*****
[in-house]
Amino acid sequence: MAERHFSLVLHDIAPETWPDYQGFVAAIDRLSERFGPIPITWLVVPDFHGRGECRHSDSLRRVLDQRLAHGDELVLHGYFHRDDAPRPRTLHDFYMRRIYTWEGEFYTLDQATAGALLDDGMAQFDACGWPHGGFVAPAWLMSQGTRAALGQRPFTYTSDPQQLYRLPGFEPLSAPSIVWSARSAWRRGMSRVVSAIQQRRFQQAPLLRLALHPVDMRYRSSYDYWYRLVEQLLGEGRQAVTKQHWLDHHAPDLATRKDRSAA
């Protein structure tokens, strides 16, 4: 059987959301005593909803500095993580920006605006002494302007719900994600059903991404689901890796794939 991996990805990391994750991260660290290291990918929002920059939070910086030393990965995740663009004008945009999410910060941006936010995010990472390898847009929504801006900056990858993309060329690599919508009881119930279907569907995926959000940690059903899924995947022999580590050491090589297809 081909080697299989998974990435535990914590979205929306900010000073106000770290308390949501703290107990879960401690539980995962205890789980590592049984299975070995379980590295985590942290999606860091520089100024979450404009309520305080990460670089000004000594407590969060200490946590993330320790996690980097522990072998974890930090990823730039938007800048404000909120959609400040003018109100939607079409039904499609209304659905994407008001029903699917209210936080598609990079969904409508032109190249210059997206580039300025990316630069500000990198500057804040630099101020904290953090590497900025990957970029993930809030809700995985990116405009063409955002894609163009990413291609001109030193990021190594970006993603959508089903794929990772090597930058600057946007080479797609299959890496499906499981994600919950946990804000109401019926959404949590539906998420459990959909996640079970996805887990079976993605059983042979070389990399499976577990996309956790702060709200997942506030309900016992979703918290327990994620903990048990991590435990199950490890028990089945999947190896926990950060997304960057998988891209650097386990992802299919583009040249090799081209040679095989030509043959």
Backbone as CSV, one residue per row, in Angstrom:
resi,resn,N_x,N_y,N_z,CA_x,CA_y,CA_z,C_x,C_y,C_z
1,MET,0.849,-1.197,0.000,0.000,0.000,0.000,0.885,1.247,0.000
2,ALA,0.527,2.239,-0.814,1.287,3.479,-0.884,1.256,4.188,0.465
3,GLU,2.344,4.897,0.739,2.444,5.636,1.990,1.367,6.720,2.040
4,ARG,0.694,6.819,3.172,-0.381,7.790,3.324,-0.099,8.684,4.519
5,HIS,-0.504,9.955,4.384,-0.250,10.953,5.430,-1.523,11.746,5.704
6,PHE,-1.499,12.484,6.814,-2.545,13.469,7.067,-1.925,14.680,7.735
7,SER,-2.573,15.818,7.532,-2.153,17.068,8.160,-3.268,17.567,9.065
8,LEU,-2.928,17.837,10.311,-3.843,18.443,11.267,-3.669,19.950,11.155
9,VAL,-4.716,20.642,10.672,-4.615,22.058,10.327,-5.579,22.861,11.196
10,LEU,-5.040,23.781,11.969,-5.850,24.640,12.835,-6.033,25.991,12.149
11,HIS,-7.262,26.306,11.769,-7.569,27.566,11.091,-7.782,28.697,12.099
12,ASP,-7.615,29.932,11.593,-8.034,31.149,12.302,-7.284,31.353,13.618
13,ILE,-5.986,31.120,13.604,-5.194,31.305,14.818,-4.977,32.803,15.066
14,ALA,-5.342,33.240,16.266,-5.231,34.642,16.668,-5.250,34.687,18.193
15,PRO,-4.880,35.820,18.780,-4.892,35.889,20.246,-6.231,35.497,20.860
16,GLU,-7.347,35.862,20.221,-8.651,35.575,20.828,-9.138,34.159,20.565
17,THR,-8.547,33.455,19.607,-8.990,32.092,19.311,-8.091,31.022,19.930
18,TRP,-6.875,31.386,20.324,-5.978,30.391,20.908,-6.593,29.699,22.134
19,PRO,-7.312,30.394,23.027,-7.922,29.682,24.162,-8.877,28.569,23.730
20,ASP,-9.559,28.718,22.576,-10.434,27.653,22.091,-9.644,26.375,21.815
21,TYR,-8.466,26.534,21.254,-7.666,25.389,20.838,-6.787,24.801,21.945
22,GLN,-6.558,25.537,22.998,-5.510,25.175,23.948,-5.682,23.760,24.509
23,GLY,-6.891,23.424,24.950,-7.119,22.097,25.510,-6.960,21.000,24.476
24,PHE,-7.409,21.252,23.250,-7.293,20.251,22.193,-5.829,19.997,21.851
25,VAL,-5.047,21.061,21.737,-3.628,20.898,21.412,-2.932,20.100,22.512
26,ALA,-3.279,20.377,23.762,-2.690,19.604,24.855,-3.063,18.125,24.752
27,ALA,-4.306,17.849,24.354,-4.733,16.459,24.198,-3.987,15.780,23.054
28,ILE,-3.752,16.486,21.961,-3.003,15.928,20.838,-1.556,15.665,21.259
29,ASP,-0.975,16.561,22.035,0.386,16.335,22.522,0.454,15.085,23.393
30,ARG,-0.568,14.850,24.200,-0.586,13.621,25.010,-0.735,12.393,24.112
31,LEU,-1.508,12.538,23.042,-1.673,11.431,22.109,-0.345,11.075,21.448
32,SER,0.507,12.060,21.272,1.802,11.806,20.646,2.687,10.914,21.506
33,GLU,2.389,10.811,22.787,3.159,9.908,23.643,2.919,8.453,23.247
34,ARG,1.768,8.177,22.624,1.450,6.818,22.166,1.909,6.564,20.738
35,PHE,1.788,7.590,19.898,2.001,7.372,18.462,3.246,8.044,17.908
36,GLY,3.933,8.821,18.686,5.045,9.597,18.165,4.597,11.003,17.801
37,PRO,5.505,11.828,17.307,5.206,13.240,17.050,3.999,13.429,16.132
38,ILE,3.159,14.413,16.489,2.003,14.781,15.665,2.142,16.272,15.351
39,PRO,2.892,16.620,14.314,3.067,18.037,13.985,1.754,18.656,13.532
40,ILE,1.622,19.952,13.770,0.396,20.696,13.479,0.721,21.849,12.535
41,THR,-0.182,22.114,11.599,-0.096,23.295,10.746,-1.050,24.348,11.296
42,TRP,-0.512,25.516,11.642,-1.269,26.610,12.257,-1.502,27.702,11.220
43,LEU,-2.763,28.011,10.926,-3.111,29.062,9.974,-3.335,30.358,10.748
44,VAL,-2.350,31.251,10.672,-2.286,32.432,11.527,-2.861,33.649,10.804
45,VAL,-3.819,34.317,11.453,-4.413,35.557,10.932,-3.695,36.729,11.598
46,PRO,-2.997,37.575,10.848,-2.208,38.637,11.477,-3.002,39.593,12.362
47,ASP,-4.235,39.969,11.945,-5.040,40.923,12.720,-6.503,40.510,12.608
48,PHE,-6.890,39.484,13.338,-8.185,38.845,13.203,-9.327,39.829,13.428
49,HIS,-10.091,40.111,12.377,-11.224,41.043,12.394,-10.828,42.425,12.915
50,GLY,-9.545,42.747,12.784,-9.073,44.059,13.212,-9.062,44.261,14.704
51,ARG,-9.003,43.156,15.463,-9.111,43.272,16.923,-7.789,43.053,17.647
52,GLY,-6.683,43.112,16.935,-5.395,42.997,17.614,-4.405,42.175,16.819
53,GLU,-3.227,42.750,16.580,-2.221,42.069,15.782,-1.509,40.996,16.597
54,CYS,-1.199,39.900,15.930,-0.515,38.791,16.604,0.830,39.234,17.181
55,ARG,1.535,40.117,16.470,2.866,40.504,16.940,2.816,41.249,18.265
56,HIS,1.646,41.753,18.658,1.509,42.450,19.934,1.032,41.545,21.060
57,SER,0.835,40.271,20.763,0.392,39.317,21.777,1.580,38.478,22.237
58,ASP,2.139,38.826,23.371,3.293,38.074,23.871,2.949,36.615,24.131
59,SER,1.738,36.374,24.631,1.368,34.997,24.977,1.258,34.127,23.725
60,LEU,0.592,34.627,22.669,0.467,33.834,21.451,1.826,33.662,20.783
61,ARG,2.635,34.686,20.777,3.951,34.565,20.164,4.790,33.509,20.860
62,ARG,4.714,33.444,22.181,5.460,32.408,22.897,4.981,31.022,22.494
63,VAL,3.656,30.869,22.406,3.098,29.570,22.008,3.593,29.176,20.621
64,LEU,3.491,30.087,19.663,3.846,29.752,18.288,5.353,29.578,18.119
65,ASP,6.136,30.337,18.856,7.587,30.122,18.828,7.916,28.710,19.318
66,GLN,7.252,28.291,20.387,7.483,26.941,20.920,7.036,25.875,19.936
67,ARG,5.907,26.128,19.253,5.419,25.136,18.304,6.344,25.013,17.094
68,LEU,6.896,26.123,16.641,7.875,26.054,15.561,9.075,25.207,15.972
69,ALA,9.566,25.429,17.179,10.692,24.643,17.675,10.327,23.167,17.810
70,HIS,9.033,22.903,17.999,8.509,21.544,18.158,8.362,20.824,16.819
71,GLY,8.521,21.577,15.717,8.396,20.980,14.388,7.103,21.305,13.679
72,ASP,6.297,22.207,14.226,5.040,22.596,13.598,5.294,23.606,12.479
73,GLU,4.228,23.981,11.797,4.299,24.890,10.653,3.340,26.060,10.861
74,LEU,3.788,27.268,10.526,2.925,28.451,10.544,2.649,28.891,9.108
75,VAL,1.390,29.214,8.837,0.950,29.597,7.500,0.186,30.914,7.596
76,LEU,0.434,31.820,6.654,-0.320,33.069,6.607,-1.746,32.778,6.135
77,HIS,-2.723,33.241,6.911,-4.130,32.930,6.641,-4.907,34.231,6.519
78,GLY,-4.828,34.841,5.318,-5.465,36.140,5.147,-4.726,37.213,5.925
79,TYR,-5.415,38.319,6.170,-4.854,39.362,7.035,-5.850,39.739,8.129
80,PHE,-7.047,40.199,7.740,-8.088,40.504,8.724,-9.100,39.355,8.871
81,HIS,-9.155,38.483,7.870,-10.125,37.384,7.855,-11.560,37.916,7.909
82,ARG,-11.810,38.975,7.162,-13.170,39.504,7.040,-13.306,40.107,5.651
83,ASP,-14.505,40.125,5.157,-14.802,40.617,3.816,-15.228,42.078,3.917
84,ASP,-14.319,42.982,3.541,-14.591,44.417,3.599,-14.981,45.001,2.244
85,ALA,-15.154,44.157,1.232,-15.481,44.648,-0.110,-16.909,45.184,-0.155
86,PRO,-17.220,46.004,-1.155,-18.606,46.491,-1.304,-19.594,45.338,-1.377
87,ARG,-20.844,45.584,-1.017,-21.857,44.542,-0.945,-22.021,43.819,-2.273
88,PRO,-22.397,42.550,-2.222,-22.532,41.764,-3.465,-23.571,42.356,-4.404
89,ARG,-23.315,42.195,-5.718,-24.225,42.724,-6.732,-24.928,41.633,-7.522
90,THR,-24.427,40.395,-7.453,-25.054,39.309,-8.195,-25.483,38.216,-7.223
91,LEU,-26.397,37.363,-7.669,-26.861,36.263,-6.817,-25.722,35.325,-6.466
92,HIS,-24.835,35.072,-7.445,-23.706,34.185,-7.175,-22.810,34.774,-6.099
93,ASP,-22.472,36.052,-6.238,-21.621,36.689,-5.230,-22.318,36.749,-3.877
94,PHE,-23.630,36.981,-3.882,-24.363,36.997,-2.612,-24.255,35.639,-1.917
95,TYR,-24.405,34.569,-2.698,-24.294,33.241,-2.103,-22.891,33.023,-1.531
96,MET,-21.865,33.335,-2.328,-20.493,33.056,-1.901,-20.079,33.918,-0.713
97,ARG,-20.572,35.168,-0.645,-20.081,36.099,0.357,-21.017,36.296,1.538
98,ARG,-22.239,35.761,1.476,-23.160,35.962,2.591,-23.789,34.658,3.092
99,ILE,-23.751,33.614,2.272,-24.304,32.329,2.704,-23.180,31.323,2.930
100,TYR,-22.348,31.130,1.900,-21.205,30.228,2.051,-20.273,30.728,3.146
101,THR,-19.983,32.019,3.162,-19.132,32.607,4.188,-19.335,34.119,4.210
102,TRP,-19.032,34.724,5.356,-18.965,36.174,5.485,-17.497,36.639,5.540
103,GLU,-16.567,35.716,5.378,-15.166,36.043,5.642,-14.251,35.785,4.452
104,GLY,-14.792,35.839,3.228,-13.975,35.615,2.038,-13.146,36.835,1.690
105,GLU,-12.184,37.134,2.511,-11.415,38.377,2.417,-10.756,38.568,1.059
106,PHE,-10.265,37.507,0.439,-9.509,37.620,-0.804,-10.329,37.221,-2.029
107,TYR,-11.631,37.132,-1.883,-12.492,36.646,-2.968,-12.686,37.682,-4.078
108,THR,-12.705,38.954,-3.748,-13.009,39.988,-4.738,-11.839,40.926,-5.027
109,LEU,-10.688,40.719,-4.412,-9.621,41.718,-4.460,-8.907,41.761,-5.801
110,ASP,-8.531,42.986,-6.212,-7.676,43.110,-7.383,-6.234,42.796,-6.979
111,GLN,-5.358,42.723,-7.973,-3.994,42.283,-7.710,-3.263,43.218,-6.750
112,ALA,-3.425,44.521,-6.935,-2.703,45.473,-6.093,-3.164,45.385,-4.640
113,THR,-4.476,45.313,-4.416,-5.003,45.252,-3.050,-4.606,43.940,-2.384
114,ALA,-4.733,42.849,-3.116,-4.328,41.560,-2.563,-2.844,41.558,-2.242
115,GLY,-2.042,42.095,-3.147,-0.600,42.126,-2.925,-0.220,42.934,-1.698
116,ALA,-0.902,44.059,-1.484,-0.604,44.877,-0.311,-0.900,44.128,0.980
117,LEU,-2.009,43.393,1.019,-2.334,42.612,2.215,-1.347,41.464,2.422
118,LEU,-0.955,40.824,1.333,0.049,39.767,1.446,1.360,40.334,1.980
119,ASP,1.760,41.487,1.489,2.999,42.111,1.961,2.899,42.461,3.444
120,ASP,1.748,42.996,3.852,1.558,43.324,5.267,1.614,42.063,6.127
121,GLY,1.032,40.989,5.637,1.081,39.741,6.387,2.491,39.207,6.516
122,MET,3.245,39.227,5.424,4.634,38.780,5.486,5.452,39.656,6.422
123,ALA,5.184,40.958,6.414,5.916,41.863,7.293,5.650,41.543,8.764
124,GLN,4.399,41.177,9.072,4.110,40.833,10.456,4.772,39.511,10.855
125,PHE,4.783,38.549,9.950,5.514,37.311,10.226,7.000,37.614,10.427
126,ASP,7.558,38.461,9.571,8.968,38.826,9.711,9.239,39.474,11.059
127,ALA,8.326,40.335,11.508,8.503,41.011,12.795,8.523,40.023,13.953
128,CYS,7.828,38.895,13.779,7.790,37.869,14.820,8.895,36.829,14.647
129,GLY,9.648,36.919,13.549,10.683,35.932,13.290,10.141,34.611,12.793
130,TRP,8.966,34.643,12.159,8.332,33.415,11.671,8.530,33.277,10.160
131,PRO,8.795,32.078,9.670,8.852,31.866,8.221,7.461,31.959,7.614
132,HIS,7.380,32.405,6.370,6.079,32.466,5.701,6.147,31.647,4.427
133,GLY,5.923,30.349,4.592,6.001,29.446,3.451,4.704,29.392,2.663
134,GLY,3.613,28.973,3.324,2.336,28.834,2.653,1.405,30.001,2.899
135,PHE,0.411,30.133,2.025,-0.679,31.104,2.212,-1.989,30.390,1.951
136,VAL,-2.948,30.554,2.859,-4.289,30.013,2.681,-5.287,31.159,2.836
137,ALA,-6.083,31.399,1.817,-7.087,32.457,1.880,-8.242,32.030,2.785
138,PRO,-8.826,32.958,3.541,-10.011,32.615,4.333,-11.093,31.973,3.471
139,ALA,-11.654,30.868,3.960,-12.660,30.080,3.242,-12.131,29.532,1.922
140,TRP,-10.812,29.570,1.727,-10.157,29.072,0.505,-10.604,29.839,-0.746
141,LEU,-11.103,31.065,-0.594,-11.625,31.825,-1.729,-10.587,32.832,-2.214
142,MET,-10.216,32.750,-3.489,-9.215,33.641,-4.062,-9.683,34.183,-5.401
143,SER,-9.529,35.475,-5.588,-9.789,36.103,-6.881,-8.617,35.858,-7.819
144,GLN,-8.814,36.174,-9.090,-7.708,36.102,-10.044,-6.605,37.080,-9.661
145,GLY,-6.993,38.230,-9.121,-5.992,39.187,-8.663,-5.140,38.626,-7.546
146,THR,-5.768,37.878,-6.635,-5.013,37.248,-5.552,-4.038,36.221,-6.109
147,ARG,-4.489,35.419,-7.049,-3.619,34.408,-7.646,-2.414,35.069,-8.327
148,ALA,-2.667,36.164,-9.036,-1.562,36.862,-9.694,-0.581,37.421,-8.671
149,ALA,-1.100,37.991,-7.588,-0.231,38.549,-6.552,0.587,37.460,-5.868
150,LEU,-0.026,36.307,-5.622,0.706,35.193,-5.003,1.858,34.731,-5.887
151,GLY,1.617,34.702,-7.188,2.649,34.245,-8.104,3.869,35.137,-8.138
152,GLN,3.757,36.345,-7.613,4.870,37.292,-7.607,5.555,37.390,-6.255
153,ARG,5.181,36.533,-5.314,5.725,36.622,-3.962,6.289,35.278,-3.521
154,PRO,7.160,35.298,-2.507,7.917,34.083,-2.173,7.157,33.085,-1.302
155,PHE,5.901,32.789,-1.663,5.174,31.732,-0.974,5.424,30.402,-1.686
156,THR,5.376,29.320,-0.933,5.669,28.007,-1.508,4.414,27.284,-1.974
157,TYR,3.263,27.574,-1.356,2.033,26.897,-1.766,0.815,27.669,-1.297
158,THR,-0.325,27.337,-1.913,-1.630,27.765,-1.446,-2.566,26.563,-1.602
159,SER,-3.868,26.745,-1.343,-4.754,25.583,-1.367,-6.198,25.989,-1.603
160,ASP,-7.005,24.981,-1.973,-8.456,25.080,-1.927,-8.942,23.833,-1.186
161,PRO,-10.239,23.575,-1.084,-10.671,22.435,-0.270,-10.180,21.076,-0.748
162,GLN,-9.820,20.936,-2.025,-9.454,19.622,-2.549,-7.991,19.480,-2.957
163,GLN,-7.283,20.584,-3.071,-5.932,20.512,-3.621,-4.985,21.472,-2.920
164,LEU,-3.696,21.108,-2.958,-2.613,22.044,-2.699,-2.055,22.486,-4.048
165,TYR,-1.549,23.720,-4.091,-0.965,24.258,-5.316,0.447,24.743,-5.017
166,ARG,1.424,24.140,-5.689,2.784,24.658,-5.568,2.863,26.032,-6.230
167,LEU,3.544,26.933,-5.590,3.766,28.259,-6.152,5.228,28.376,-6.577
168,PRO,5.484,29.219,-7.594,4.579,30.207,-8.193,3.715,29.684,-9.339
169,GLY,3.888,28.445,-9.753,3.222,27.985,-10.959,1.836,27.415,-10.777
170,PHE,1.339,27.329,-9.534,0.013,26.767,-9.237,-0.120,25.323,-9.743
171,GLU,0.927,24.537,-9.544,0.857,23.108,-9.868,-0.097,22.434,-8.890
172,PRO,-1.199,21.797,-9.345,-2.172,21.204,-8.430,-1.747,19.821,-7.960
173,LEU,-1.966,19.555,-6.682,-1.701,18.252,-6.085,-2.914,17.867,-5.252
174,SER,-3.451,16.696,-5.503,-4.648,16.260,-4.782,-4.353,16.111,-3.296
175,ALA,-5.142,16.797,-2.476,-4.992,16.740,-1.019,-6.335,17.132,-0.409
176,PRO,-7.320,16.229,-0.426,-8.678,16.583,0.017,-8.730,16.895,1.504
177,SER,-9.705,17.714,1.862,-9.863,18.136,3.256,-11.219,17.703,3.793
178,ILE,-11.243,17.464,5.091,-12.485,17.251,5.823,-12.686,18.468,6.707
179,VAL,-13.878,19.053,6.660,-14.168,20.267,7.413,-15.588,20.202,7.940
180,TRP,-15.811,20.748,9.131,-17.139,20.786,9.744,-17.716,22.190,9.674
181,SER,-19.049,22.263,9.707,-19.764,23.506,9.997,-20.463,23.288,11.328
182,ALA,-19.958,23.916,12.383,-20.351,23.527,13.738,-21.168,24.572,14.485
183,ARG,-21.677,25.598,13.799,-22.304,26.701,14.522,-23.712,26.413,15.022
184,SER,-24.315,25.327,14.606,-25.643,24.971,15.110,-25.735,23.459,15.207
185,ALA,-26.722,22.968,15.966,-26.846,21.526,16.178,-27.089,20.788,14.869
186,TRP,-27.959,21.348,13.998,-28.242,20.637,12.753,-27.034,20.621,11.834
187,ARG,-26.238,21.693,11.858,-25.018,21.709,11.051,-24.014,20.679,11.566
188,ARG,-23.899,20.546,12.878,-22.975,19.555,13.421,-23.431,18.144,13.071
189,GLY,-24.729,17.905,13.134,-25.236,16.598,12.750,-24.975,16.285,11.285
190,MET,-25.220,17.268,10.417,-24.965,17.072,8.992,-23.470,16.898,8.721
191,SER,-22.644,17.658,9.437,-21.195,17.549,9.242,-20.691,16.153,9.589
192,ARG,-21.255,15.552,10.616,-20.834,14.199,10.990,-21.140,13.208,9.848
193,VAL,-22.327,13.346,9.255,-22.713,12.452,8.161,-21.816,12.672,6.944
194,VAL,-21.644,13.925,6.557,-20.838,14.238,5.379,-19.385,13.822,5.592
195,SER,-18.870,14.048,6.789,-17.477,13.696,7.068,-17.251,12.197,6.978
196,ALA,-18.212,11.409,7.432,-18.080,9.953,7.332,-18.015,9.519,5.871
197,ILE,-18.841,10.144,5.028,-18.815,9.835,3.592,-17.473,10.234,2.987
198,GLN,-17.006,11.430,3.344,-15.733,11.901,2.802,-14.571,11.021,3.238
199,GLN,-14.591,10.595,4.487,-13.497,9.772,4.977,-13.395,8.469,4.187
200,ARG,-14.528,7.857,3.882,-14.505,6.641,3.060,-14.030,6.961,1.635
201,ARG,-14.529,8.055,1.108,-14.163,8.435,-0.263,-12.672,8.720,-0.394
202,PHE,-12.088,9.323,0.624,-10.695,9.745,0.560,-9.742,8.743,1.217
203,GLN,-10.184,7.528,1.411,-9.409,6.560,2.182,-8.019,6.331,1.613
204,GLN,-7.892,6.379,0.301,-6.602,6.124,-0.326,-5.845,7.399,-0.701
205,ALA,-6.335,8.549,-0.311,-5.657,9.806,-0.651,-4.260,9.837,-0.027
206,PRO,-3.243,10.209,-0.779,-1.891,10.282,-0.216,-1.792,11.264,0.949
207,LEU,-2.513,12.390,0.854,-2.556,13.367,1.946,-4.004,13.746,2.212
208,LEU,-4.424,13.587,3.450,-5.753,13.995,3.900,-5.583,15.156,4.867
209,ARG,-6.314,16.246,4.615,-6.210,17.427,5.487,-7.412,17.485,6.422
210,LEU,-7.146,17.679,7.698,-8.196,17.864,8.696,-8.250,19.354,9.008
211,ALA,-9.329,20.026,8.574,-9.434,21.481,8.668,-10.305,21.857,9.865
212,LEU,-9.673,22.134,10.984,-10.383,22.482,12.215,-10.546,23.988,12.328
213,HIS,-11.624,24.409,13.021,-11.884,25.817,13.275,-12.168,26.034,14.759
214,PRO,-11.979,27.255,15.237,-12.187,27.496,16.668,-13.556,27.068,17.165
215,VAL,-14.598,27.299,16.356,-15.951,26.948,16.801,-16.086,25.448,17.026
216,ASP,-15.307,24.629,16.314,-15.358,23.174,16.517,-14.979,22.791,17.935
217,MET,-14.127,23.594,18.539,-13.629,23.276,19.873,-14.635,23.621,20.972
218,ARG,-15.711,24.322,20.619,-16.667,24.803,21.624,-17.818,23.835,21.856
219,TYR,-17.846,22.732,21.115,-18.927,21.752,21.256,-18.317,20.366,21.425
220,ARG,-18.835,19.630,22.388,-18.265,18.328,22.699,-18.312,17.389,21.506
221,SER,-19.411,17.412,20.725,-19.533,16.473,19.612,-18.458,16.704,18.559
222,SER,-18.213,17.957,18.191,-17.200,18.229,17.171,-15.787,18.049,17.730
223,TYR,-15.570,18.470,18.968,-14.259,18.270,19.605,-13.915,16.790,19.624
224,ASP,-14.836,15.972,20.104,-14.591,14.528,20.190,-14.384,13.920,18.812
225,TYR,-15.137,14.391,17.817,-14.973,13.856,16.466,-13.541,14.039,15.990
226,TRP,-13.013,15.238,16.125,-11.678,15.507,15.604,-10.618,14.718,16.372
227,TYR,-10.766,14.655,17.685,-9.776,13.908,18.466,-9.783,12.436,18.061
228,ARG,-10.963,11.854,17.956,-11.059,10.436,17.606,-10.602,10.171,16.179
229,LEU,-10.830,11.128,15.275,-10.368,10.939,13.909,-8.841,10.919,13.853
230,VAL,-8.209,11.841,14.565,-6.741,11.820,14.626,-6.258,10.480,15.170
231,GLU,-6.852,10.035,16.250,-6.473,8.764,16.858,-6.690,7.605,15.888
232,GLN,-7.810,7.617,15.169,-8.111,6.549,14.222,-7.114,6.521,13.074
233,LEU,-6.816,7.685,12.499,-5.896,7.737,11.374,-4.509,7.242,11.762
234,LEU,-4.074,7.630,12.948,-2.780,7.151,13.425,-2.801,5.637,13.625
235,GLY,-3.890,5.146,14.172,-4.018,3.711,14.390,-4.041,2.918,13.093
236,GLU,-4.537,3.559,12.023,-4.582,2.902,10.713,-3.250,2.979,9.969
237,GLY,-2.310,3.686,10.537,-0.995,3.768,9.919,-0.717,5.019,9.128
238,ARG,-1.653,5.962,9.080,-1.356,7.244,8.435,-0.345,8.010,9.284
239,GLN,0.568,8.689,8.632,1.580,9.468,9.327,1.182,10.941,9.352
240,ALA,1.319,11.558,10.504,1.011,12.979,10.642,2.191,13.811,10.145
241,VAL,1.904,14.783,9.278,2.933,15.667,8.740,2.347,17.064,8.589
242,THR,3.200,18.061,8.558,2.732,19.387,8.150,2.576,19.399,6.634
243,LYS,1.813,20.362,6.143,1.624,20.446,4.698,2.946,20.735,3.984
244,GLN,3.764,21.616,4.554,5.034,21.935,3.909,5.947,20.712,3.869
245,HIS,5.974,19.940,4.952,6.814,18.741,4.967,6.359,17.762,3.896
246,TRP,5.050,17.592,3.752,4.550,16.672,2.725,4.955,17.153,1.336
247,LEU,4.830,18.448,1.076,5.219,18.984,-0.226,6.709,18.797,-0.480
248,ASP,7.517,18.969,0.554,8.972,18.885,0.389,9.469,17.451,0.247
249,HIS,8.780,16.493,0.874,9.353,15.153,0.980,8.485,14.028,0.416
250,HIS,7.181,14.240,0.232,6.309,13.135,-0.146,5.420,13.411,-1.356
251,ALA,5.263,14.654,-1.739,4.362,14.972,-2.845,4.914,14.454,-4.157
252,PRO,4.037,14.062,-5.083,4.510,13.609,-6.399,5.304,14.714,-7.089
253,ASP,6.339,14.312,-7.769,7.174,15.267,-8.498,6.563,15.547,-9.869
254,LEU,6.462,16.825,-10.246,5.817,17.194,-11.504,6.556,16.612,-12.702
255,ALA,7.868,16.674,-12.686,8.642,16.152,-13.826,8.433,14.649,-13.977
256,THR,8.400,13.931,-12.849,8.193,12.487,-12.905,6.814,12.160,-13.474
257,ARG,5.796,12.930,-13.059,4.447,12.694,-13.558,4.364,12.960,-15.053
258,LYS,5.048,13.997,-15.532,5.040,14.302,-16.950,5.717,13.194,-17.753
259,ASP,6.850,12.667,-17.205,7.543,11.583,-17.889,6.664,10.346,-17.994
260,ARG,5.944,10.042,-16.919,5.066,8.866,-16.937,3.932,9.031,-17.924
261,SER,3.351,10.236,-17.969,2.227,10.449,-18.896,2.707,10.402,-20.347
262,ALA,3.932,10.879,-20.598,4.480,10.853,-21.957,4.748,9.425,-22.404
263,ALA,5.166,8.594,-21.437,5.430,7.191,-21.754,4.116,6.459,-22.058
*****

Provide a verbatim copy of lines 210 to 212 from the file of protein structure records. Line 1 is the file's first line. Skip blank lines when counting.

205,ALA,-6.335,8.549,-0.311,-5.657,9.806,-0.651,-4.260,9.837,-0.027
206,PRO,-3.243,10.209,-0.779,-1.891,10.282,-0.216,-1.792,11.264,0.949
207,LEU,-2.513,12.390,0.854,-2.556,13.367,1.946,-4.004,13.746,2.212